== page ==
My son has started keyboard lessons (not piano, but electric keyboard), and we promised him that if he makes a go of it, we will buy him an instrument. So on Friday, we found ourselves heading towards Tel Aviv, where the major musical instrument shops are to be found. After a bit of humming and hawwing, we chose the Yamaha PSR-E 303, which I discover afterwards is considered to have very good value for money. One thing which I was looking for was touch response; to quote, "On an acoustic piano, striking a key harder will produce a louder sound, striking it softer will produce a softer sound. With Yamaha's "Touch Response" the PSR-E303 keyboard responds like an acoustic piano."
All the time, my wife was saying that if the boy doesn't continue playing, then I can always use it (no doubt trying to play [no pun intended] on one's natural tendency to buy for oneself something better). Indeed, when we got home and set the keyboard up, it was mainly me playing selections from Van der Graaf Generator (a nice bossa version of 'Man Erg'), rather than my son playing the few simple tunes that he's learnt so far.
After this purchase, we had lunch and then split up for an hour, each person doing his/her own shopping or just wandering around. I was "just wandering around" until I found a shop selling cds - a selection which one could kill for. There aren't very many cds on my wish list anymore, and the few which I do buy normally come from esoteric outlets on the Internet; I find it frustrating to walk into a cd shop and come out empty handed. Not this time: the first thing which I noted were VdGG albums (although not the remasters); following this promising start, I then looked for Peter Hammill and found several of his discs, including the series of remasters, which have been available only for a week or so. I decided to buy 'Over', which is simultaneously one of his most extreme but listenable albums. The price was seventy shekels, which works out as slightly less than nine pounds and thus much cheaper than buying from Hammill directly.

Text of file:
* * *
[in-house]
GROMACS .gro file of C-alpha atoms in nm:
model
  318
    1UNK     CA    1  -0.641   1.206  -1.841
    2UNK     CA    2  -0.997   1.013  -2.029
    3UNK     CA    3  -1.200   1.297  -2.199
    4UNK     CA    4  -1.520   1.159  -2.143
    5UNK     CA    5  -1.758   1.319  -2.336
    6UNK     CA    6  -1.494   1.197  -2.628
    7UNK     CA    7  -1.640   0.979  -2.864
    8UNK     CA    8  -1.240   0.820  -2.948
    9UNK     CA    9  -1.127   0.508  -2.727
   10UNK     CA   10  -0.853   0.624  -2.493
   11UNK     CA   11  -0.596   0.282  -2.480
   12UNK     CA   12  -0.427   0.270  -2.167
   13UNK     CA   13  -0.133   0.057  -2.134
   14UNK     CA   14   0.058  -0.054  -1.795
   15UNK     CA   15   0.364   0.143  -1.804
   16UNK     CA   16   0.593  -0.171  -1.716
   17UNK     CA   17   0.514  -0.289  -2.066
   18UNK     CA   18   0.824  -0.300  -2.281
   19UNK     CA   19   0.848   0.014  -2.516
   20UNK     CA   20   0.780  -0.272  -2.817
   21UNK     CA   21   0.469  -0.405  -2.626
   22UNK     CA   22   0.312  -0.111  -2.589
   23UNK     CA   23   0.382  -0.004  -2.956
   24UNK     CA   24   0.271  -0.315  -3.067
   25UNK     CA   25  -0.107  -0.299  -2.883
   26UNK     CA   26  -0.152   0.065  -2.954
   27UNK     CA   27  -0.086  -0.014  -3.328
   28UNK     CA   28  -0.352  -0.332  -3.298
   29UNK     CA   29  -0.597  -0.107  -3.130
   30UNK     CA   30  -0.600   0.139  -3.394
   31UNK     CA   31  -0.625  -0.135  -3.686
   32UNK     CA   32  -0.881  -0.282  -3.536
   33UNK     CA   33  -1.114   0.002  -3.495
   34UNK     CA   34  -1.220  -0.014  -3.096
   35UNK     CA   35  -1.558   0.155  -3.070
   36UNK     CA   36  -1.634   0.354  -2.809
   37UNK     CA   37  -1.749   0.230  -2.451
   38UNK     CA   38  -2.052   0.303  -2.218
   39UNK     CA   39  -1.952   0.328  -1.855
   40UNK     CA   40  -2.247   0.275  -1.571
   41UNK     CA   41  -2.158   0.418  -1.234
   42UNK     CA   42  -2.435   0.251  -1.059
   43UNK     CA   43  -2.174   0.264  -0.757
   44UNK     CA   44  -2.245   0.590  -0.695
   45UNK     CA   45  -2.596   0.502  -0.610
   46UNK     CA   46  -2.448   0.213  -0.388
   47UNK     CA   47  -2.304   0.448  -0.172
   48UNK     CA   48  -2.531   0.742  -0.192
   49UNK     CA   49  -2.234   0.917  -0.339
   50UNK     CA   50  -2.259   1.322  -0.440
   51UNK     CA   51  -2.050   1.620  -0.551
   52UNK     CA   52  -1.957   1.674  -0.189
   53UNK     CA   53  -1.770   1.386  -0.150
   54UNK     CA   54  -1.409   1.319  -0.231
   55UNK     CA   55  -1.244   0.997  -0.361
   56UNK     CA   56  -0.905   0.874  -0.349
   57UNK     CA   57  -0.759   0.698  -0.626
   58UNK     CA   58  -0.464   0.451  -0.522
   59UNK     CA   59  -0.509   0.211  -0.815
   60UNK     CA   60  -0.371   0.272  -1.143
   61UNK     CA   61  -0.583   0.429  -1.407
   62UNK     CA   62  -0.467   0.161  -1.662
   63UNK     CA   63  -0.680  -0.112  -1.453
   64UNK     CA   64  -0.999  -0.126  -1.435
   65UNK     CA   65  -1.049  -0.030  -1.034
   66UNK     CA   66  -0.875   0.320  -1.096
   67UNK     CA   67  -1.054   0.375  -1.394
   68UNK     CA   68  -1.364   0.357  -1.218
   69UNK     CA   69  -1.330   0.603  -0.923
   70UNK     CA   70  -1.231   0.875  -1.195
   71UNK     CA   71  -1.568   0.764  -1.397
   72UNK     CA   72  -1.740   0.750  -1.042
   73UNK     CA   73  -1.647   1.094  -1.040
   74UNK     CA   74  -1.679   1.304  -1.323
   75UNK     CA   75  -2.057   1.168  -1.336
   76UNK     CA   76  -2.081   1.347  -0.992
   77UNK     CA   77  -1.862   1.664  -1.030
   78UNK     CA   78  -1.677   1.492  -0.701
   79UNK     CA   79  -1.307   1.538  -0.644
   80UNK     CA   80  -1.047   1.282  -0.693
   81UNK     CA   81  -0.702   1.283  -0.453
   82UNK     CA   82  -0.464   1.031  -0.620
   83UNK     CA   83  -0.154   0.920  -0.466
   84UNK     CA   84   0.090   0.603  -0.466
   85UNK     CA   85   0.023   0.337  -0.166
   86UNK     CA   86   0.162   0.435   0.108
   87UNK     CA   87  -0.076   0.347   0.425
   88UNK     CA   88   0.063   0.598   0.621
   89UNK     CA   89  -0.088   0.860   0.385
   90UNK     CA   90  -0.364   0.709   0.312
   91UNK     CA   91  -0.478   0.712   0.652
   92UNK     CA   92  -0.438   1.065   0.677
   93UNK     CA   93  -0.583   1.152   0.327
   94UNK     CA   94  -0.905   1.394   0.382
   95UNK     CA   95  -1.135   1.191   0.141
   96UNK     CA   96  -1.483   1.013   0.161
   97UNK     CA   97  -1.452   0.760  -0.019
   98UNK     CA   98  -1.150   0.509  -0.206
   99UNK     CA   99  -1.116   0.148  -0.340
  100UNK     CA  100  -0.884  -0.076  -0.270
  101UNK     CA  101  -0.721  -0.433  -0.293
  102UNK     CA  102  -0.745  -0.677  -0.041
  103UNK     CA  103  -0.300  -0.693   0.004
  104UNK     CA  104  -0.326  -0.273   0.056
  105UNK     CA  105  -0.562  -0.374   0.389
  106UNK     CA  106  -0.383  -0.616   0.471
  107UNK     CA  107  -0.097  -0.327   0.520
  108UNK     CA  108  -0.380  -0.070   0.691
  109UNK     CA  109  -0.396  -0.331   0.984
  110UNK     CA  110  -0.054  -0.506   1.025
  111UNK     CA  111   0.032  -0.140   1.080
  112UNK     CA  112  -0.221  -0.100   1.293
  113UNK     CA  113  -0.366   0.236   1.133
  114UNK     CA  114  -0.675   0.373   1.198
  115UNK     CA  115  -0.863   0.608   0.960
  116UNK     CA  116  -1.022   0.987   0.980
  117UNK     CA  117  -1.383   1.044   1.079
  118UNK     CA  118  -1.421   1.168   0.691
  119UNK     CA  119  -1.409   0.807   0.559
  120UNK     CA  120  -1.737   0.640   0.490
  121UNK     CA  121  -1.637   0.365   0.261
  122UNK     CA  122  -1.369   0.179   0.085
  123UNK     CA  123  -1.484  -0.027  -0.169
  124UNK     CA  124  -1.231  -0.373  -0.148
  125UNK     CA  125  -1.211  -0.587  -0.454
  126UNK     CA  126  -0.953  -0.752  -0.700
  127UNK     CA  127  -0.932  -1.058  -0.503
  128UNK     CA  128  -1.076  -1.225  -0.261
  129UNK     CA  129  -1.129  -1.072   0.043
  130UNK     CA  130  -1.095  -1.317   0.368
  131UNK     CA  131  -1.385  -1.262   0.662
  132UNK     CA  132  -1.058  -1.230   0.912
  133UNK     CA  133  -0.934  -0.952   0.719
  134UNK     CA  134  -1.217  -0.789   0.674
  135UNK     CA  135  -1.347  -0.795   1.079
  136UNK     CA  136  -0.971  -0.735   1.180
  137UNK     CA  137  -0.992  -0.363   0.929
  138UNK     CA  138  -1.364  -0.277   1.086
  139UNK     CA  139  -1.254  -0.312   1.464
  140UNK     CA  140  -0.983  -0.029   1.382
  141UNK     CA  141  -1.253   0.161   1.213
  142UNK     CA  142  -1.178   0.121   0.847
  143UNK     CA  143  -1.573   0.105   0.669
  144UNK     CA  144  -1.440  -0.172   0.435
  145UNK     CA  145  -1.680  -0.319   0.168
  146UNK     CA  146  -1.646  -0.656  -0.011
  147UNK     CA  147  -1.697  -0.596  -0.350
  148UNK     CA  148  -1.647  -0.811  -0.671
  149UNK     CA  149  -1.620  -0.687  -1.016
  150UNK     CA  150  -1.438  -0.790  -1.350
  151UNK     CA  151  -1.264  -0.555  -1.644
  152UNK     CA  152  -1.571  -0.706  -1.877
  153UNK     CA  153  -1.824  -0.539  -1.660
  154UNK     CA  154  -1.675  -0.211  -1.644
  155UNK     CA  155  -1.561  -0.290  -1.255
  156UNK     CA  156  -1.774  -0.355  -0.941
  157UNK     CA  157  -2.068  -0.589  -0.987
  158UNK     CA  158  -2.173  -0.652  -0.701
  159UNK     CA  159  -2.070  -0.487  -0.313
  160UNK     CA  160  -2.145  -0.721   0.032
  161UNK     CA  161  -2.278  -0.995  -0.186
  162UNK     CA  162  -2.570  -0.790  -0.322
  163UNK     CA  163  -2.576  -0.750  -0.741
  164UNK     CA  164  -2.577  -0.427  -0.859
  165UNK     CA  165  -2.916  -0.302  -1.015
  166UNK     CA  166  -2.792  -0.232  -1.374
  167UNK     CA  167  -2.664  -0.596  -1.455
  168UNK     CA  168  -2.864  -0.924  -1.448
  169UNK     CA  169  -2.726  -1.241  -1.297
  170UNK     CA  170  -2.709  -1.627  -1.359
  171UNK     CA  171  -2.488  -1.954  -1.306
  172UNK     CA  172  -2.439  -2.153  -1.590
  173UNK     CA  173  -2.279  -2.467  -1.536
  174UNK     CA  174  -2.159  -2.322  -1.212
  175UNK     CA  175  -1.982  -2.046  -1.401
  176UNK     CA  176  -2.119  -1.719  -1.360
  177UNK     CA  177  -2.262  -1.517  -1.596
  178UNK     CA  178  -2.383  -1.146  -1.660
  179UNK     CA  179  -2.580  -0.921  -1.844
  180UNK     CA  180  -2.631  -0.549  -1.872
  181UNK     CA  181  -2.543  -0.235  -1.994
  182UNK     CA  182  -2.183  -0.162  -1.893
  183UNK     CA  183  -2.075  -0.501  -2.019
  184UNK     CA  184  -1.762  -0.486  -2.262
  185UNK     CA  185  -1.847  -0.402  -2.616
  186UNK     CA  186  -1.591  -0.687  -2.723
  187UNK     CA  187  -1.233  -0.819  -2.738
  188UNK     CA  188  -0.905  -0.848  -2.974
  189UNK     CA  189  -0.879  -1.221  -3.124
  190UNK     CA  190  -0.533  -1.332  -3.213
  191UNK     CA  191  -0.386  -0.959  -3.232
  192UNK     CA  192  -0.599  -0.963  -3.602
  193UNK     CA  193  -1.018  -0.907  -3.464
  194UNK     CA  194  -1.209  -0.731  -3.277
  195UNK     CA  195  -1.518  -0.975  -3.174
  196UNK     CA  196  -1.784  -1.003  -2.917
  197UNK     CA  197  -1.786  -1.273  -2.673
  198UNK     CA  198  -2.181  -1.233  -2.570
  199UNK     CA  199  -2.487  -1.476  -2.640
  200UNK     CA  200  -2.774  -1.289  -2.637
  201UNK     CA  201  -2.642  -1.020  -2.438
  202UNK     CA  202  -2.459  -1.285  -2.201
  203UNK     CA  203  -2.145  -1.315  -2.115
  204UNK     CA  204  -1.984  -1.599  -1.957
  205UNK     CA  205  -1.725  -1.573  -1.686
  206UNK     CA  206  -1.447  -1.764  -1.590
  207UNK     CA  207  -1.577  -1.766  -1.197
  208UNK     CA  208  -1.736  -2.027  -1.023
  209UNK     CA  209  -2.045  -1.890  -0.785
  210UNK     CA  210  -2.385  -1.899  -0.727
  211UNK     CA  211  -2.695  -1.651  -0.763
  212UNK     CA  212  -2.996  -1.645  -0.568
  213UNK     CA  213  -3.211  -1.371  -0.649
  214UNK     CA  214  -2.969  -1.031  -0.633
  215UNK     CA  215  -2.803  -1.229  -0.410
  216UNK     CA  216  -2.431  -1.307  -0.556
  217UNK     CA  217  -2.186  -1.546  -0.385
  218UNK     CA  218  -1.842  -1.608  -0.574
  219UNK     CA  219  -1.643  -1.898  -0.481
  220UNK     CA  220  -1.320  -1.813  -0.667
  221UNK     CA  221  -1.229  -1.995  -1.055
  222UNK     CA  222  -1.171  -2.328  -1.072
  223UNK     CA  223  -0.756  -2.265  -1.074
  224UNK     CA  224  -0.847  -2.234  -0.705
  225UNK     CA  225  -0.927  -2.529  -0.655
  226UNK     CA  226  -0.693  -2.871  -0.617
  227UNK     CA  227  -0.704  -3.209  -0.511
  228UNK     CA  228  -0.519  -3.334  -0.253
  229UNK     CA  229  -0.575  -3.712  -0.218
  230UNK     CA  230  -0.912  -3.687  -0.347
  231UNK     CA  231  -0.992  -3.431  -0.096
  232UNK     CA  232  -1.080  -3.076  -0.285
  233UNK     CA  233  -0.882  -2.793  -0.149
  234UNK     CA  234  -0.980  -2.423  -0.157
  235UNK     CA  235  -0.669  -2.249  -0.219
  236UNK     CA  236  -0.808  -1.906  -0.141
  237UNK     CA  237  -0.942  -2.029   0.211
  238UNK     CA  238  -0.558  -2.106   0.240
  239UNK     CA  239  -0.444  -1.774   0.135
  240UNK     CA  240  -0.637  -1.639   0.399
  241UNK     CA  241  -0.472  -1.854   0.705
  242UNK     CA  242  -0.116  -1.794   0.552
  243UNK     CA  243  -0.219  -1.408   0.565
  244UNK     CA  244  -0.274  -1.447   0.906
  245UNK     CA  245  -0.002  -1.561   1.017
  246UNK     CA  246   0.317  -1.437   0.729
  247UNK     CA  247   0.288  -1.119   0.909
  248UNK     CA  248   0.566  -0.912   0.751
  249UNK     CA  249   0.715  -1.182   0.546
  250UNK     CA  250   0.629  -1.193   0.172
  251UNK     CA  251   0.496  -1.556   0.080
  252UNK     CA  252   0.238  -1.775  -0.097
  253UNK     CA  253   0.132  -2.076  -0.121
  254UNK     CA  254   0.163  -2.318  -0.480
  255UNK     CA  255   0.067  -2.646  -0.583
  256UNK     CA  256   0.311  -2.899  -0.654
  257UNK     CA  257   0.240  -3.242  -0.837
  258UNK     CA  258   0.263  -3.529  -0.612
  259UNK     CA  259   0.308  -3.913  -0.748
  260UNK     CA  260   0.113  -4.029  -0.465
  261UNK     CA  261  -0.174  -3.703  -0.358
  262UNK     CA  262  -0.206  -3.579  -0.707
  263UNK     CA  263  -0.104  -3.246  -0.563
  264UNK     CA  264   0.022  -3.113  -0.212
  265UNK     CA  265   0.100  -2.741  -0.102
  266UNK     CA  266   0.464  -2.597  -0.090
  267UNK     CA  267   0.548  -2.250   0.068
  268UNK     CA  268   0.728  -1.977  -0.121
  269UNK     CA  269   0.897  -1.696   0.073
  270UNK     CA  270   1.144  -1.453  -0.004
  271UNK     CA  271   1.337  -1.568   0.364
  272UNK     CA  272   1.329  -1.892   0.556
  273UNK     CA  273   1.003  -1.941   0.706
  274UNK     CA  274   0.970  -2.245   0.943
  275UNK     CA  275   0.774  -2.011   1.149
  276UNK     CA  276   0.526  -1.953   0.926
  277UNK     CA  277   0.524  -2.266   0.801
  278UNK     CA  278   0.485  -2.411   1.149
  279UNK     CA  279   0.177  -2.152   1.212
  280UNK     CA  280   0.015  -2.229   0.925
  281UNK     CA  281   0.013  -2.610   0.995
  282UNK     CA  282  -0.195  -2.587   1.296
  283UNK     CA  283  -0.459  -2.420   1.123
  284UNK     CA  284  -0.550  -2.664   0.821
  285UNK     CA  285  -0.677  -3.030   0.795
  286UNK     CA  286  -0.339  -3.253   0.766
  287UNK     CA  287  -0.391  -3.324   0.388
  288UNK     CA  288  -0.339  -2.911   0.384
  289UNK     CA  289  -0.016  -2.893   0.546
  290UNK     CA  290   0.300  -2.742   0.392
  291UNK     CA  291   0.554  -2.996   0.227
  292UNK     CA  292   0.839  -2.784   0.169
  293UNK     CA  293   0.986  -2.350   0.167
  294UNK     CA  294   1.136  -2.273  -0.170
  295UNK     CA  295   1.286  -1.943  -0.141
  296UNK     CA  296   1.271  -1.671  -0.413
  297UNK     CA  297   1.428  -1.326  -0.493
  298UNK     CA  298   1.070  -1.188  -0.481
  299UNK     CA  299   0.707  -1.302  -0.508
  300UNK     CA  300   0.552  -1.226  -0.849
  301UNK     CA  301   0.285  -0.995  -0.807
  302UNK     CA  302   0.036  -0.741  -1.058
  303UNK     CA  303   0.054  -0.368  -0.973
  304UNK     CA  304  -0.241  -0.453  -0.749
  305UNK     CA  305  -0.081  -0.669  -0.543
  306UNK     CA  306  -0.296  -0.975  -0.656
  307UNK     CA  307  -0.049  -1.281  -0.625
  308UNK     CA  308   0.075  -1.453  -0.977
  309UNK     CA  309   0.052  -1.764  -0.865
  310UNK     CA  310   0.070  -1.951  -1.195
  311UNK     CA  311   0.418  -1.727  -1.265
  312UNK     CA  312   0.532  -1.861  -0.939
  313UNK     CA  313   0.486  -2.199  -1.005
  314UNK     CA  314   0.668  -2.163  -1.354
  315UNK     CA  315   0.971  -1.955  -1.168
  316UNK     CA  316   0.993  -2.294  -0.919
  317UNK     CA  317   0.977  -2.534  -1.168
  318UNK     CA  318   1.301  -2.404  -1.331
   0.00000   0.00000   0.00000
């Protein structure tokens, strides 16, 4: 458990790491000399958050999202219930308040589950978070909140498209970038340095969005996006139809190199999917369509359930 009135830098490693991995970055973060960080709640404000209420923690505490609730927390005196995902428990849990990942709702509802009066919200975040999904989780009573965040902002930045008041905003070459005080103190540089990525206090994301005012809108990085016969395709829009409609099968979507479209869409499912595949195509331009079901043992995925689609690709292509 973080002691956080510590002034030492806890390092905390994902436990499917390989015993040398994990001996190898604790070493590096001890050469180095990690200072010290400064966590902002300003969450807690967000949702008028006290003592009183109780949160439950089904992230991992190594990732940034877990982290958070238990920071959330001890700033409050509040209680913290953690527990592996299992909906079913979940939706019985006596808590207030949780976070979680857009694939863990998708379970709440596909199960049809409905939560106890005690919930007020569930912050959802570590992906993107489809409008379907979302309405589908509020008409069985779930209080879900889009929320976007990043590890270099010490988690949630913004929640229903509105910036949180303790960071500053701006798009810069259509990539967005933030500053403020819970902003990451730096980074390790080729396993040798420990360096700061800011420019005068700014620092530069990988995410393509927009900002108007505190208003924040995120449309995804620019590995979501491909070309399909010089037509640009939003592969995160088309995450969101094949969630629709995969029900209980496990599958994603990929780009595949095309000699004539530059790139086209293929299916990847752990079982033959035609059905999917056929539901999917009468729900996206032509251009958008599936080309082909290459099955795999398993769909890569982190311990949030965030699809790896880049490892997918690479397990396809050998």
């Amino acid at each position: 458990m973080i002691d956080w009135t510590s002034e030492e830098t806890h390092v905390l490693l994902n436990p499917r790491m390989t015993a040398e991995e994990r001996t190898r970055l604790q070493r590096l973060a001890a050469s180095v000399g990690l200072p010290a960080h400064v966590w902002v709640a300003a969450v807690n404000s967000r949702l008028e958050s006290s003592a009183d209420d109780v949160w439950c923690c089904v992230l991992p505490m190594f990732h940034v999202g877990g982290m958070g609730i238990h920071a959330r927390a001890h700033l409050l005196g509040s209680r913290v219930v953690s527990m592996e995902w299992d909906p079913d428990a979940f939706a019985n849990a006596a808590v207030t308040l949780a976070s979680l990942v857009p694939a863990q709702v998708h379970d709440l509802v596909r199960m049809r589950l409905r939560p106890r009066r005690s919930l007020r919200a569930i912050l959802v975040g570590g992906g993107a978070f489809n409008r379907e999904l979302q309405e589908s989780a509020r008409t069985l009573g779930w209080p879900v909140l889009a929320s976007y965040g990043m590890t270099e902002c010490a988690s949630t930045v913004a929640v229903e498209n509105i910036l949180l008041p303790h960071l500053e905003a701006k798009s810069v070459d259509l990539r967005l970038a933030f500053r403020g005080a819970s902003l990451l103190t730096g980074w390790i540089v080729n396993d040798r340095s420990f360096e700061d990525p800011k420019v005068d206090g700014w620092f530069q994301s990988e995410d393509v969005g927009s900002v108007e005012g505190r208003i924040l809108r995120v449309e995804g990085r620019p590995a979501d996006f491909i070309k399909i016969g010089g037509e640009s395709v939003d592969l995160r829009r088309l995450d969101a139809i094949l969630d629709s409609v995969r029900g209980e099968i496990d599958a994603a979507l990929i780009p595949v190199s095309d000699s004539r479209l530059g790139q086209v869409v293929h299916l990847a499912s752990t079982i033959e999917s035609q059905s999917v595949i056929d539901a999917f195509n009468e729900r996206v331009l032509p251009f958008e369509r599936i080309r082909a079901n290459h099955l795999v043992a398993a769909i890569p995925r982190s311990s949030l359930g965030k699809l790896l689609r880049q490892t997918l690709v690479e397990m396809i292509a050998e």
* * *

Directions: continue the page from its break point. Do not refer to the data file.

Emboldened by this success, I then found "Walking wounded" by Everything But The Girl; Robin has mentioned them several times, but I've never heard anything by them. For forty shekels (less than five pounds), I didn't think that I was taking much of a risk. To round things out, I bought an old album by an Israeli singer, one which I bought on vinyl when it came out but haven't heard in twenty years. I'm more interested in the musician who wrote most of the songs, arranged and produced the album; this record is like a missing link between his earlier, more straightforward material and his later, more jazzy style.
Once home, I listened to all the discs in rotation. "Over" was definitely louder and clearer than the original; the bonus tracks don't do much for me, but I understand why they are there. I have on order from Amazon the remastered version of "Godbluff"; I feel that the original cd release was sorely lacking the power and clarity of the vinyl version, and judging from what's been done to "Over", the result should be good. "Walking wounded" was ok; I find the percussion too loud and distracting - but then, I'm listening to it in the comfort of my home and not on the dance floor. Maybe their earlier material would be more to my liking. The Israeli disc was a pleasure to listen to, although some of it sounds very dated (early 80s synth technology).
So: even if that day did cost us a lot of money, I think that it was very well spent. My left hand hurts from playing extended chords on the piano and my head is full of Peter Hammill songs.